One of the many Youtube wormholes I have fallen down since the pandemic descended upon on our world has been the magical journey of the music reaction video. I didn’t know this was even a thing–I think it was Twins the New Trend’s reaction video to the Carpenters that went viral was when I actually learned this is something people not only do, but can make money from (O magical world of the Internet! Is there anything that can’t be monetized?) but this led me to, thanks to Youtube suggestions, other young people or music specialists (vocal coaches, etc.) reacting to older music they’ve not heard before, or from artists they may recognize the name of but not their music.
Needless to say, seeing these young people discover, appreciate, and love Fleetwood Mac (and Stevie Nicks) is not only a lot of fun but also is an unneeded justification of my nearly life-long love of the band. The Rumours album is probably my favorite album of all time; and since it was released (and I discovered it) when I was in high school in Kansas, Rumours is always linked in my mind to not only high school but to Kansas in particular. I didn’t have an 8-track player in my car when I was in high school–I never even had a car of any kind with the capacity to do anything other than play the radio until 1991–but radio was a major player back in those days, and I of course had other friends who did have 8 track or cassette players in their cars… Rumours was pretty much owned by everyone (as was Hotel California by the Eagles and Boston’s debut album) and so it was often heard in cars, played loudly, as it drove way over the speed limit down country roads.
But watching these people discover the Mac, and listening to and enjoying their music for the first time (despite my devotion to Stevie and all things Stevie, my favorite Mac song will always be “Go Your Own Way”) has taken me down that pleasant road of nostalgia and memory…which came somewhat in handy as I wrote #shedeservedit aka the Kansas Book. I based Liberty Center geographically on Emporia, Kansas; but I have not set foot in Emporia since I left one snowy February night in 1981 so I had to rely a lot on memories. I did use Google Earth to revisit, in case my faulty memory was wrong about where a street was or how the grid the city was laid out on precisely was laid out–where was the Catholic cemetery, where was the college campus, where was the park down by the waterfall–but since I was also fictionalizing everything, it was more of a guideline than anything else; it was easier for me to picture it all in my head that way rather than making it all up from scratch. (I also got the name Liberty Center, and used it, as a tribute to Philip Roth and his novel When She Was Good; I’d gone through many many iterations of names for that town throughout the years, but Liberty Center was just too perfect not to use)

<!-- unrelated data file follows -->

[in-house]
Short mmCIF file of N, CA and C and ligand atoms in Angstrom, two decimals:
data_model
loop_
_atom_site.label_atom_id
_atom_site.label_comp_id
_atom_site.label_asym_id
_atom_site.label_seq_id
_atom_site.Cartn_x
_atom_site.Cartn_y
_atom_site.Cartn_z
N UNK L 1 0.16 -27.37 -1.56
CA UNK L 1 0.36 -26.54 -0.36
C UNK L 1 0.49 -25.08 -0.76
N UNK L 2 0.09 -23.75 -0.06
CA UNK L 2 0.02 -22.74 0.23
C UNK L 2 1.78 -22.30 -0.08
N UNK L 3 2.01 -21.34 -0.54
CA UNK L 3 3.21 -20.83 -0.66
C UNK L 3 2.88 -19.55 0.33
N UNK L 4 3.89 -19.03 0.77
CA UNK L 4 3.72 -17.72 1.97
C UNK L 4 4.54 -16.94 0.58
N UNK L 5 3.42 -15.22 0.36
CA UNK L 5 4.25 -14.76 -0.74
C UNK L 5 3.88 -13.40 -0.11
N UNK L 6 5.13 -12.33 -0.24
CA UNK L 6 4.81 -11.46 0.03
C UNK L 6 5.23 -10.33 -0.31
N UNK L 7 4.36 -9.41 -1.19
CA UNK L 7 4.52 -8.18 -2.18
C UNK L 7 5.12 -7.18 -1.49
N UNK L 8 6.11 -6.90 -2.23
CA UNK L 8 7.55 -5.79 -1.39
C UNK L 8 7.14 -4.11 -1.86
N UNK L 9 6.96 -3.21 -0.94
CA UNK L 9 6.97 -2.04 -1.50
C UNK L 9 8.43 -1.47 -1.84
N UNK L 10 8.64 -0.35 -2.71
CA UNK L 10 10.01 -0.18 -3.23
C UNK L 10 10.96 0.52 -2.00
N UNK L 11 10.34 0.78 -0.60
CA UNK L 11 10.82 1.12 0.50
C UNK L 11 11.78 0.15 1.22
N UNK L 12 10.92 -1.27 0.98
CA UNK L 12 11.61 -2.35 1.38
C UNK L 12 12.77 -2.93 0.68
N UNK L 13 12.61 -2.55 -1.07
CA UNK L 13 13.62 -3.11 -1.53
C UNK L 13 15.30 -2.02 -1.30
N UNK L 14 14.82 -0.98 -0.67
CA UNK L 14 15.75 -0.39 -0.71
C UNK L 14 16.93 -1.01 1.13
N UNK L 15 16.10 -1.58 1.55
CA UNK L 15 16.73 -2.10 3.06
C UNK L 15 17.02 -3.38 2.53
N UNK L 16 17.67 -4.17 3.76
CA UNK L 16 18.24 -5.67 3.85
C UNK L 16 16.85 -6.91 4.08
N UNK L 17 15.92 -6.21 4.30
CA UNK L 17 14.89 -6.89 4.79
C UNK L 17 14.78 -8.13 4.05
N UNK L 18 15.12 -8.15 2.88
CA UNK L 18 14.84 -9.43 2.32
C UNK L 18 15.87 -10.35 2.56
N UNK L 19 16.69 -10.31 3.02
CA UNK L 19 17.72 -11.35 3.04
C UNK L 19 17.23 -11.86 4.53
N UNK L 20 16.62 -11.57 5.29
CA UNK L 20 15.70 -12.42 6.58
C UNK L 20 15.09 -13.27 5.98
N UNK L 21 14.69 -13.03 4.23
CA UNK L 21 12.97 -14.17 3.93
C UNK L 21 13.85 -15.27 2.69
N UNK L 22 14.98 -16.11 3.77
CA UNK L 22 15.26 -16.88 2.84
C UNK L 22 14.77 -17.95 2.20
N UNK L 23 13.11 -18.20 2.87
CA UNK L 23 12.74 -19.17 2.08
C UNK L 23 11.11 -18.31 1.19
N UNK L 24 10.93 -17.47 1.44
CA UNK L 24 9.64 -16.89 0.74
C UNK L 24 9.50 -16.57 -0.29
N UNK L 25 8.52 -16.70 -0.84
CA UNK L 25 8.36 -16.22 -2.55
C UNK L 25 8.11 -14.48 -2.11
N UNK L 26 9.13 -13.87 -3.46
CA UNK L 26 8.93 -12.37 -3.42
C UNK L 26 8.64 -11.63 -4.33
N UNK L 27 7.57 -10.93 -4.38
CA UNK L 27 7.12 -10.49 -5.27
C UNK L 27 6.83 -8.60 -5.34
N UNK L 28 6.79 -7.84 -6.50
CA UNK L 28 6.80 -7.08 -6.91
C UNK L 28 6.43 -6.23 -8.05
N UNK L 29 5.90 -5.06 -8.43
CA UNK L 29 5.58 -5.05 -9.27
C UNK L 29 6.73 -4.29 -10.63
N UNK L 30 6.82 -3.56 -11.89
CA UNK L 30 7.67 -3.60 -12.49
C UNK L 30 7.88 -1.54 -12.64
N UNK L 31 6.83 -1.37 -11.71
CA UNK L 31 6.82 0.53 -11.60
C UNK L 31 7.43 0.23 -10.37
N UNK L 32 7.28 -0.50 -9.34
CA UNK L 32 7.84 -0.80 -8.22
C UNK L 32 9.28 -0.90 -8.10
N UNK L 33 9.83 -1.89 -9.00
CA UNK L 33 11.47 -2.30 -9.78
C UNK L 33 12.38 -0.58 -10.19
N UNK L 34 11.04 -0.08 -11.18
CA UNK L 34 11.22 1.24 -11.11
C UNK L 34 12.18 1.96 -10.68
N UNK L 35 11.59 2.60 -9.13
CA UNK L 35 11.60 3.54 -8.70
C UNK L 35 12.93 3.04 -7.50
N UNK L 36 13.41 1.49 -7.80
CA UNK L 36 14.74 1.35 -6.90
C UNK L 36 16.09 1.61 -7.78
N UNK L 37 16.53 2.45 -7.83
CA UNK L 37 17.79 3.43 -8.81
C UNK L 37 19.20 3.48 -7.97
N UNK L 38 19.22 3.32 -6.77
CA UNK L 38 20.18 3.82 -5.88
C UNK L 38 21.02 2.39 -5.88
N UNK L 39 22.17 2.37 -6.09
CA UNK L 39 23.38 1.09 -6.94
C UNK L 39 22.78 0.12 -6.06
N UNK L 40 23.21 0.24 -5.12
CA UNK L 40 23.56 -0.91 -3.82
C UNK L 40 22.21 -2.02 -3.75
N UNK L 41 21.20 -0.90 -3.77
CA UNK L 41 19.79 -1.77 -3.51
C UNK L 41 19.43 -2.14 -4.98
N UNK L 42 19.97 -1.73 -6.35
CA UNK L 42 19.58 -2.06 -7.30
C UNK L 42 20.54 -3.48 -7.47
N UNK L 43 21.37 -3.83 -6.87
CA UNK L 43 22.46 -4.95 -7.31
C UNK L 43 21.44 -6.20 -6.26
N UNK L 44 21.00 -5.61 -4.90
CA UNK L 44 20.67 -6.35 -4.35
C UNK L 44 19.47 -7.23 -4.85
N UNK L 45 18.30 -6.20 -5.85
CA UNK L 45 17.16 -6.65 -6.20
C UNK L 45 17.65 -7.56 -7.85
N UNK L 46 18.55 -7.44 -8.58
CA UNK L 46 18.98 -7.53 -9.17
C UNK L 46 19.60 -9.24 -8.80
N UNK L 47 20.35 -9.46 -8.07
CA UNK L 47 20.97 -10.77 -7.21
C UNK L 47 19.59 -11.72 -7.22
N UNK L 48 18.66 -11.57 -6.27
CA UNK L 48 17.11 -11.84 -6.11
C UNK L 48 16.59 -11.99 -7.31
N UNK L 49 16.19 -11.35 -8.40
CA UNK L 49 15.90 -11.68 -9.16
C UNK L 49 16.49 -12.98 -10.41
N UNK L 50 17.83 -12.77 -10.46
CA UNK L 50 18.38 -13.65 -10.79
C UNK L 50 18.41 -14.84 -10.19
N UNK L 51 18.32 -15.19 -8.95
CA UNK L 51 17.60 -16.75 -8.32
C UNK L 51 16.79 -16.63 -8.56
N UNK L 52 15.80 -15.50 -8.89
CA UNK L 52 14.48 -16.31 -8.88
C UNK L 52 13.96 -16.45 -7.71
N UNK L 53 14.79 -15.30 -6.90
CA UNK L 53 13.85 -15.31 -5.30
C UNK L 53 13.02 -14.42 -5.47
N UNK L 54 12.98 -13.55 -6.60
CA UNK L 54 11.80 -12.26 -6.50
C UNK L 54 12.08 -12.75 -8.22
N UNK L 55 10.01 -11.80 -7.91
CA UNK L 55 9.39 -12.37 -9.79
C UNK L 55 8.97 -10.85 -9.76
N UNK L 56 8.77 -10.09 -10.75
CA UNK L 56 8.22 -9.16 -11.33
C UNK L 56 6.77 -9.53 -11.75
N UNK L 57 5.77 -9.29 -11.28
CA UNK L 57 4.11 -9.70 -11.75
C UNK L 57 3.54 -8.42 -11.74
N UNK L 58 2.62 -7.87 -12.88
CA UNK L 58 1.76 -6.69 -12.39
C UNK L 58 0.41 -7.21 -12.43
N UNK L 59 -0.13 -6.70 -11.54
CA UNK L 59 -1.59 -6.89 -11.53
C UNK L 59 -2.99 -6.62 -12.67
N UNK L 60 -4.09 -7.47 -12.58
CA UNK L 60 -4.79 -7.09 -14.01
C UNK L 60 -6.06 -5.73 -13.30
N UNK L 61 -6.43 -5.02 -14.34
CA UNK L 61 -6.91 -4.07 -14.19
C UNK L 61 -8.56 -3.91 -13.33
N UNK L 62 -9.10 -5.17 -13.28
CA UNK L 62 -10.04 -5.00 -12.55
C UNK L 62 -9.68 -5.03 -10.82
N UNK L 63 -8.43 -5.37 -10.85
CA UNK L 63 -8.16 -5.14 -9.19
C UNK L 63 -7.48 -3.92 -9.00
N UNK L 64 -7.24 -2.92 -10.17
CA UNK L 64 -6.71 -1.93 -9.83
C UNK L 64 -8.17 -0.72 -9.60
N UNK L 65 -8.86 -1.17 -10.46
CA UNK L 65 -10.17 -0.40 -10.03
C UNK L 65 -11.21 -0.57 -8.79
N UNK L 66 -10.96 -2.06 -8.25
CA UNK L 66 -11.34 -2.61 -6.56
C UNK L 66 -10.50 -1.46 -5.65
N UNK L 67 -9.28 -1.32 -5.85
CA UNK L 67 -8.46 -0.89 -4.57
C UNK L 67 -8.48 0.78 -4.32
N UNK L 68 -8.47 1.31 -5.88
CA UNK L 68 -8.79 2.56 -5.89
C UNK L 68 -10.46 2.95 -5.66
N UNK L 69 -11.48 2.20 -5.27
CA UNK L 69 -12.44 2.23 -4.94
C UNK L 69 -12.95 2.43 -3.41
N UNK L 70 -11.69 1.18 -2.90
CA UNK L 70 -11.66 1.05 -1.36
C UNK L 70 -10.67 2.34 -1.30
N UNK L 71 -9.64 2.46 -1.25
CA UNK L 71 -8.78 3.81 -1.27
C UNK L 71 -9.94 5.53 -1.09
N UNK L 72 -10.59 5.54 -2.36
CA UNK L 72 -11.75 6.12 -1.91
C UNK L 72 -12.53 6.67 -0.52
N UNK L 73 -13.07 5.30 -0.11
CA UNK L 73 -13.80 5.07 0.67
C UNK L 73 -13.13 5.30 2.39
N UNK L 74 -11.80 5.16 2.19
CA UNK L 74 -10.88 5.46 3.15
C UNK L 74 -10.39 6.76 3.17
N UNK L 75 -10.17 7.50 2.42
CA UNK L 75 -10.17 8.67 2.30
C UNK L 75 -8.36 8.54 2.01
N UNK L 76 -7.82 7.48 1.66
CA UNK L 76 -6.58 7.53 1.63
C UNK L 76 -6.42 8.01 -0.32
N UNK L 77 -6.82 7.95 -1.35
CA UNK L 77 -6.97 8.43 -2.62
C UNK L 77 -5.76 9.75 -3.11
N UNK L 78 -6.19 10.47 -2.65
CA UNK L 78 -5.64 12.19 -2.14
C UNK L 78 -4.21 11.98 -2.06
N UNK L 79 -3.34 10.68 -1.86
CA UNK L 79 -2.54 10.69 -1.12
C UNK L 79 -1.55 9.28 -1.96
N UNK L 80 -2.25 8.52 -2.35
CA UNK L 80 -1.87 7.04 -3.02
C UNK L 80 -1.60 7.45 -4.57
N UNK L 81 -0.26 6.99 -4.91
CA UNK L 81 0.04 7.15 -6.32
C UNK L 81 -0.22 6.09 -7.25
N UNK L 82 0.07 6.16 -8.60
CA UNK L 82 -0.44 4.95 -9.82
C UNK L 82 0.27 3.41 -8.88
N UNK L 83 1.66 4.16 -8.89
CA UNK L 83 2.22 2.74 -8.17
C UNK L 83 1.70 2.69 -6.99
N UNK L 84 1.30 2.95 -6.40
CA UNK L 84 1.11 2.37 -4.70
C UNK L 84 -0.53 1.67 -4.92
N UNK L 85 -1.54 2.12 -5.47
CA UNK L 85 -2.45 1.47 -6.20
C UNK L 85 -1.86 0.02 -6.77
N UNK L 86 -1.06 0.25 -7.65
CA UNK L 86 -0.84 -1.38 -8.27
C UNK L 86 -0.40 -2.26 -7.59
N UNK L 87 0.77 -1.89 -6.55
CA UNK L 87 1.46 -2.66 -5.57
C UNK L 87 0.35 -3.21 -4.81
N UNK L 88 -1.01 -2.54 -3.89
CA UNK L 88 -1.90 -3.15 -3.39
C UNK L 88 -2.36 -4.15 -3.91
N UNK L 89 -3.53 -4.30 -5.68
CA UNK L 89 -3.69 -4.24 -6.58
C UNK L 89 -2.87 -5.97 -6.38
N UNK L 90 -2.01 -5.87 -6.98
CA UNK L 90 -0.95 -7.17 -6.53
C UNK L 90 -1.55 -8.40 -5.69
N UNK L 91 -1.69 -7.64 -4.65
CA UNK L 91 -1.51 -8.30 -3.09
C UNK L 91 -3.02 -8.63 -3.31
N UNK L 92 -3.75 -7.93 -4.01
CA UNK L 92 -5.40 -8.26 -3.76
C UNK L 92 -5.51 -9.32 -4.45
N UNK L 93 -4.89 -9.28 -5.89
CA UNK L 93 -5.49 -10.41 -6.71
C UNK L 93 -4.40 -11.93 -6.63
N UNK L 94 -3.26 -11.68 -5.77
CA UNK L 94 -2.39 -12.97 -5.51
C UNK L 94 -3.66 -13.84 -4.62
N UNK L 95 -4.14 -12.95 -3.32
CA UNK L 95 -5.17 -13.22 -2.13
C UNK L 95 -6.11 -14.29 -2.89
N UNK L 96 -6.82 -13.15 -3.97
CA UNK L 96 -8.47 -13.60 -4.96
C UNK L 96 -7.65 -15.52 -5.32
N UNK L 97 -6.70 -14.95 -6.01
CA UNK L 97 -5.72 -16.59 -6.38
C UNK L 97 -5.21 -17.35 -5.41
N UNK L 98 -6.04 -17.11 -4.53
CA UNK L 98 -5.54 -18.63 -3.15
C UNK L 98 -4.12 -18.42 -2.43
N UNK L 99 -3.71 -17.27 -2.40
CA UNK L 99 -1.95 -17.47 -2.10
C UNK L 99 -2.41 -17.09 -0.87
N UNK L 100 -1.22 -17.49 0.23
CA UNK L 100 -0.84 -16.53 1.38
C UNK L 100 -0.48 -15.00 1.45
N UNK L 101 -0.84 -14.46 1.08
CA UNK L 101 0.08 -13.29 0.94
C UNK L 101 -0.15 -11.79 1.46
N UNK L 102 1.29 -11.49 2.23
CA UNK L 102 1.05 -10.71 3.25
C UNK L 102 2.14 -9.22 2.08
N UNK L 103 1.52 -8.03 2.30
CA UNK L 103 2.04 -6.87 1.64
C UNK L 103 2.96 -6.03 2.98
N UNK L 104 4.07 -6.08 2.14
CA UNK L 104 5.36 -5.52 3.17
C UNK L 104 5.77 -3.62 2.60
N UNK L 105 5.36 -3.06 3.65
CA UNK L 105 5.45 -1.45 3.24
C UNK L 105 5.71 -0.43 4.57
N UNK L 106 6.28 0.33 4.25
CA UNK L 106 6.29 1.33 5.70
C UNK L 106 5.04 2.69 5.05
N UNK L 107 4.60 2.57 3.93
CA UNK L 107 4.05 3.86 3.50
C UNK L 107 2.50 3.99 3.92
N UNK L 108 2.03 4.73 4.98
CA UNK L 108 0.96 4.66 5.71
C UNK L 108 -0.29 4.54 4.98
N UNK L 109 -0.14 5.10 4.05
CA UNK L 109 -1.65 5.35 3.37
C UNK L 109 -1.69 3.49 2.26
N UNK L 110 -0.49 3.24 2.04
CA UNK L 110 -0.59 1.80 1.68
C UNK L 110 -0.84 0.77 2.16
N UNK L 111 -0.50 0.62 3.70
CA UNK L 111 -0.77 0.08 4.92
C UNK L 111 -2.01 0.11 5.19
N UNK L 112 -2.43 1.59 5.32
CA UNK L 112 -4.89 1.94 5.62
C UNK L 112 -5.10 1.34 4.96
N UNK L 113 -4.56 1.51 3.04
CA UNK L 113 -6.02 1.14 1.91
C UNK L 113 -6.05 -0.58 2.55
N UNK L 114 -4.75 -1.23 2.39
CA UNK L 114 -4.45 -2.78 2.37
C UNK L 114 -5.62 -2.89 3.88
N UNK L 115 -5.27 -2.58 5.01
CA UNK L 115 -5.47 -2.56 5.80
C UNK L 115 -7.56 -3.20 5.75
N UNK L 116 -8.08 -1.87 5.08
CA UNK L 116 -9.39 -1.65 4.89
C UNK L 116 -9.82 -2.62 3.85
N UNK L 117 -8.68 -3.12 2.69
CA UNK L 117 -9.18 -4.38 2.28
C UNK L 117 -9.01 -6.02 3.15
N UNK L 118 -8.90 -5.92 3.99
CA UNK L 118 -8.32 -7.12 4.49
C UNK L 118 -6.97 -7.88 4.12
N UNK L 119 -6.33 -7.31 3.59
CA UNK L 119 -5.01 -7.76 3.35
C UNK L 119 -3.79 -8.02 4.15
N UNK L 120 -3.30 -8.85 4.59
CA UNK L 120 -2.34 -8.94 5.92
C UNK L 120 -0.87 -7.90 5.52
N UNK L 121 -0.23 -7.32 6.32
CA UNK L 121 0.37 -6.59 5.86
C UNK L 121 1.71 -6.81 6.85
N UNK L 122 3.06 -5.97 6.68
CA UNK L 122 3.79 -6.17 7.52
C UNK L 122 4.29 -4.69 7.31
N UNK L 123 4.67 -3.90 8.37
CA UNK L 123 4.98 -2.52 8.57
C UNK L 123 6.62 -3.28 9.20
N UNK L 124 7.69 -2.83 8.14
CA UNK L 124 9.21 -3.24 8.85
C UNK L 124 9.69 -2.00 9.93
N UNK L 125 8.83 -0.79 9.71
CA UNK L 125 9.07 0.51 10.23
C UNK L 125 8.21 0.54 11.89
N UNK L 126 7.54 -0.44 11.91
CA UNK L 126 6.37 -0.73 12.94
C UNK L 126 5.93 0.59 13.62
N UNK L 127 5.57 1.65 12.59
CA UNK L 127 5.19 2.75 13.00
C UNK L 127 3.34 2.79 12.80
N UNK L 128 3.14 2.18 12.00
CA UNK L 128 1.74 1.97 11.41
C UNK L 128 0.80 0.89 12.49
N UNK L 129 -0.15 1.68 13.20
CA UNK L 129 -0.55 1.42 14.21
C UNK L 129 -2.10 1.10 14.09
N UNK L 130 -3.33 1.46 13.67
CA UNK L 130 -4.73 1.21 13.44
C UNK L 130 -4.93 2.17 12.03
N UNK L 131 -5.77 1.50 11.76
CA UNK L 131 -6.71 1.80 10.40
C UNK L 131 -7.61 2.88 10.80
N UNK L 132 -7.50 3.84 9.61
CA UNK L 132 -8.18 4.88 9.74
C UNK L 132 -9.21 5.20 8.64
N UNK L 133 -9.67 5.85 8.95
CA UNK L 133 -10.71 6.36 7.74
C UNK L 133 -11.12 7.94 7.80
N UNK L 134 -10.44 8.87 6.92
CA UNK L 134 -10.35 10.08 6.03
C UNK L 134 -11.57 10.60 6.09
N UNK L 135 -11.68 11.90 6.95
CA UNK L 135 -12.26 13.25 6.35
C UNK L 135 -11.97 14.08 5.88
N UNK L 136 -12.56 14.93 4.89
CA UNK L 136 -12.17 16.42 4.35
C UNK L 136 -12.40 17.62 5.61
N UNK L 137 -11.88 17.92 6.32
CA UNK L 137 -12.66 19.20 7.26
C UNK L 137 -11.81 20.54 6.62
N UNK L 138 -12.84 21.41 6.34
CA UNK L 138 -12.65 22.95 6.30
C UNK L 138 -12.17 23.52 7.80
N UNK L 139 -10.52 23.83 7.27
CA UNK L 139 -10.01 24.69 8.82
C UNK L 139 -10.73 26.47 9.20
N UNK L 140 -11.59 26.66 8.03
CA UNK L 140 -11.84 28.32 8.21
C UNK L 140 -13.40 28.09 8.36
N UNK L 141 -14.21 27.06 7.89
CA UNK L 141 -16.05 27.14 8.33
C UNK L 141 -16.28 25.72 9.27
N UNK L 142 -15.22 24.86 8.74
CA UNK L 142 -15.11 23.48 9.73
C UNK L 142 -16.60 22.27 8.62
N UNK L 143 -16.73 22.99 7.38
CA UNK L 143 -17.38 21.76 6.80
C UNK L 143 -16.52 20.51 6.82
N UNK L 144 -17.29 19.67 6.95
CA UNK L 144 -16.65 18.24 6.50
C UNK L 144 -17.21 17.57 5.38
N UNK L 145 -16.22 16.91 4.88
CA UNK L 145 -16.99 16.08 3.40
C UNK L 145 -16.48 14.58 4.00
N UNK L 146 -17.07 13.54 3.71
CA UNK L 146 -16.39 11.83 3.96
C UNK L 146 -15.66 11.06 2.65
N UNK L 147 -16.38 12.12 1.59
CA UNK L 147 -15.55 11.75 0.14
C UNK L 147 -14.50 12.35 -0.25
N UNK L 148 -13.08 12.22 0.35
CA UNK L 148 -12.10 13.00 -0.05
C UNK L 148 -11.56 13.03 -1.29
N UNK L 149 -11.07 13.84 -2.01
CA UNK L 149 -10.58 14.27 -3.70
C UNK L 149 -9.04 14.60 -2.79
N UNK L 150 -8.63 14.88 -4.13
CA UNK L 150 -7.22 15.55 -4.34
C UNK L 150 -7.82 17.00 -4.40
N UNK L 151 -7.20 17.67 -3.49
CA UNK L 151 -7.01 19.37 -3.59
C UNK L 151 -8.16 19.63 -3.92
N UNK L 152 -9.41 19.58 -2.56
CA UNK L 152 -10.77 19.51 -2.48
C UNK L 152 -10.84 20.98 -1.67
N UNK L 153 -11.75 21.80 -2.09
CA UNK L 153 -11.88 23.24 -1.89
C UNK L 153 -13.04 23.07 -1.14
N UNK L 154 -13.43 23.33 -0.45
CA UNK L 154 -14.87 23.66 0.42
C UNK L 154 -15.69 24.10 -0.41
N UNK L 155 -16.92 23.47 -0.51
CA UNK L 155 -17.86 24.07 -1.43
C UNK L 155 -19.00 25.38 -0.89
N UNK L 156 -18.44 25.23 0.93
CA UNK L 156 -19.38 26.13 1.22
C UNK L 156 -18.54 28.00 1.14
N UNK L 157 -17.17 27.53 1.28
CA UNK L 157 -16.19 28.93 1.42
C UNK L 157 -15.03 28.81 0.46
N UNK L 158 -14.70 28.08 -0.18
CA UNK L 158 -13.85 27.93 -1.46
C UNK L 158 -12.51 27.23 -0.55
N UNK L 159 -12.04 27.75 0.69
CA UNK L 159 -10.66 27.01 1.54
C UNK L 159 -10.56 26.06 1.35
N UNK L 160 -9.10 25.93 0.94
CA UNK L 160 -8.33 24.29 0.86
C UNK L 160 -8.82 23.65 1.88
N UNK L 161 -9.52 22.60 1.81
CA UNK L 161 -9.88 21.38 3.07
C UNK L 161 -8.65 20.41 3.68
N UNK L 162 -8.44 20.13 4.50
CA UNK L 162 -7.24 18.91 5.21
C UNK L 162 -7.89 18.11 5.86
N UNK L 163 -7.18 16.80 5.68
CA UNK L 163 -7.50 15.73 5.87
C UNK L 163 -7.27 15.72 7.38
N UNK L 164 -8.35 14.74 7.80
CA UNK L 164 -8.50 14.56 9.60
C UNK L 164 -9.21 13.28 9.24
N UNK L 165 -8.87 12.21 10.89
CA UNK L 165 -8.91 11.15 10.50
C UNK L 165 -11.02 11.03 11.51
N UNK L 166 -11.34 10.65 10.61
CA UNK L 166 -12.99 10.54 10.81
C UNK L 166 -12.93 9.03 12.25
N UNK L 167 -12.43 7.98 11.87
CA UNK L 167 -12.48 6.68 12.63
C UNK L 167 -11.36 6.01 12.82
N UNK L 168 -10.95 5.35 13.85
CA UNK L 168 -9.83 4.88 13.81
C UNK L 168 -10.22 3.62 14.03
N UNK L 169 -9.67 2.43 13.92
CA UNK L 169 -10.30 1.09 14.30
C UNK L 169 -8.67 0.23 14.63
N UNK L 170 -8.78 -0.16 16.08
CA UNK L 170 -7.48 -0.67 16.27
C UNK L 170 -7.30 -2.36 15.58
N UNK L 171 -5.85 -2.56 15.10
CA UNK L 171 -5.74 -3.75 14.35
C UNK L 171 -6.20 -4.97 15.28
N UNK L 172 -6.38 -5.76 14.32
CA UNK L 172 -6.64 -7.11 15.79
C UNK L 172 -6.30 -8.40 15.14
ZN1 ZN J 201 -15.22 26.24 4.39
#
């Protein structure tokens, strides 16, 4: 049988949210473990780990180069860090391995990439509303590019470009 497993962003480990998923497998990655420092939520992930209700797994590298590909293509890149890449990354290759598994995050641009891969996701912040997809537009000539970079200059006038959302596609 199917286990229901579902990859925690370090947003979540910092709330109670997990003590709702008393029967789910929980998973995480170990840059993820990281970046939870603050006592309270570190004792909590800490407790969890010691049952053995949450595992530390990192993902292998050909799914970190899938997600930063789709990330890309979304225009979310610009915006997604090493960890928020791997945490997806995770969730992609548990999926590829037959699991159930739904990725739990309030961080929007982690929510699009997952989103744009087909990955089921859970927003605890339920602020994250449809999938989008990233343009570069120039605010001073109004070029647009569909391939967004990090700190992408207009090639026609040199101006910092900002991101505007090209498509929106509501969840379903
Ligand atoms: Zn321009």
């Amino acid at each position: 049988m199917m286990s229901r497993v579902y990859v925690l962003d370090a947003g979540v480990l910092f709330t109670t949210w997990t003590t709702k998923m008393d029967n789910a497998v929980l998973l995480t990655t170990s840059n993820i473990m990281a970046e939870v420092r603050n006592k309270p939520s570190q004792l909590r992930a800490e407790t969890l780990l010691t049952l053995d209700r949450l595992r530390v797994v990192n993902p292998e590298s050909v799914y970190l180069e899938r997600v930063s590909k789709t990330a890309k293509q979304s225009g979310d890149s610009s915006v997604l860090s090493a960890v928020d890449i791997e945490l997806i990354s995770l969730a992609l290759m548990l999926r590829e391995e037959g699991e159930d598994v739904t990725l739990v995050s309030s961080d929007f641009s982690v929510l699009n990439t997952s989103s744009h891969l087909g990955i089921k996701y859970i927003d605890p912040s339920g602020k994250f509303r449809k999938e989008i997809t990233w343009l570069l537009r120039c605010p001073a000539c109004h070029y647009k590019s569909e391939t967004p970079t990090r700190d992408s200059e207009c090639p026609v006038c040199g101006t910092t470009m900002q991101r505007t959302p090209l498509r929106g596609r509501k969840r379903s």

And yes, I listened to a lot of Fleetwood Mac while I was writing the book. While Hotel California and Boston can both take me back to Kansas if I listen to them, Fleetwood Mac’s first three albums with Lindsay Buckingham and Stevie Nicks (Fleetwood Mac, Rumours, Tusk) definitely do it almost from the first chord (if I am writing, of course–I am also realizing as I write this and think it through that I need to write an essay about my lifelong fandom of Fleetwood Mac, and how their music has always inspired me with my writing and creativity as well as connected with me emotionally).
Although, interestingly enough, the first time I ever published fiction about Kansas–my short story “Promises in Every Star”–it was actually inspired by another band, ’til Tuesday. But that’s a story for another time.
Music has always been important to my writing process–back in the days of CD’s, I used to put five in the stereo and hit shuffle whenever I started writing, trying to make them all from the same artist or at least similar artists–and I’ve noticed that recently I don’t listen to music quite as much as I used to when I write, and have been thinking that maybe I need to go back to that process. I rediscovered my love of writing after a long burnt out period by using journals to record ideas and random thoughts and things again–going back to my roots, as it were–and so maybe music is something I need to add back into my writing experience, especially since I am coming down to crunch time with the new book.
I’m working at home today–there’s data entry to do and condoms packs to make, as always–and then of course tomorrow is our paid holiday for New Year’s, so I can spend that day writing and cleaning and running errands and so forth. I need to pick up a prescription today, so will probably do that at some point (I think the pharmacy will be closed tomorrow, since its in one of our buildings and they do get holidays as well) and also will need to do a deep dive into my email inbox and get some things done around here.
And that’s my cue to head into the spice mines. Have a lovely New Year’s Eve Eve!